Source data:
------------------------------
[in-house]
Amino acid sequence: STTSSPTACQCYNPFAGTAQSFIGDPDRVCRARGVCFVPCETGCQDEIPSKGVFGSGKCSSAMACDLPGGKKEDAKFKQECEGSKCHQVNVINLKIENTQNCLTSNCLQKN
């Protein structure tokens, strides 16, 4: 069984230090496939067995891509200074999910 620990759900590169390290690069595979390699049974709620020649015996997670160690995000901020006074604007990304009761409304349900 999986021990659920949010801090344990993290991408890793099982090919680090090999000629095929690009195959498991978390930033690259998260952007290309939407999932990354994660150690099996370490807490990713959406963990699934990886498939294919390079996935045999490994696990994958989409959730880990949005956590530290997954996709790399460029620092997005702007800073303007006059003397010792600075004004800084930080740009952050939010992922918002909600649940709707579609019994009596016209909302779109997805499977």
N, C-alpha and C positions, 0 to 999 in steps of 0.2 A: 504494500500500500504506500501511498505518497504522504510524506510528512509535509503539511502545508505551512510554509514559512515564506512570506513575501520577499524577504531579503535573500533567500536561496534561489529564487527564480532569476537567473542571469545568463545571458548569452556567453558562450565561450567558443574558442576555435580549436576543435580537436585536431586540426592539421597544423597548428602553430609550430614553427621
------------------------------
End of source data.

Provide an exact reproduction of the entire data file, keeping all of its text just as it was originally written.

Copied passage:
[in-house]
Amino acid sequence: STTSSPTACQCYNPFAGTAQSFIGDPDRVCRARGVCFVPCETGCQDEIPSKGVFGSGKCSSAMACDLPGGKKEDAKFKQECEGSKCHQVNVINLKIENTQNCLTSNCLQKN
């Protein structure tokens, strides 16, 4: 069984230090496939067995891509200074999910 620990759900590169390290690069595979390699049974709620020649015996997670160690995000901020006074604007990304009761409304349900 999986021990659920949010801090344990993290991408890793099982090919680090090999000629095929690009195959498991978390930033690259998260952007290309939407999932990354994660150690099996370490807490990713959406963990699934990886498939294919390079996935045999490994696990994958989409959730880990949005956590530290997954996709790399460029620092997005702007800073303007006059003397010792600075004004800084930080740009952050939010992922918002909600649940709707579609019994009596016209909302779109997805499977």
N, C-alpha and C positions, 0 to 999 in steps of 0.2 A: 504494500500500500504506500501511498505518497504522504510524506510528512509535509503539511502545508505551512510554509514559512515564506512570506513575501520577499524577504531579503535573500533567500536561496534561489529564487527564480532569476537567473542571469545568463545571458548569452556567453558562450565561450567558443574558442576555435580549436576543435580537436585536431586540426592539421597544423597548428602553430609550430614553427621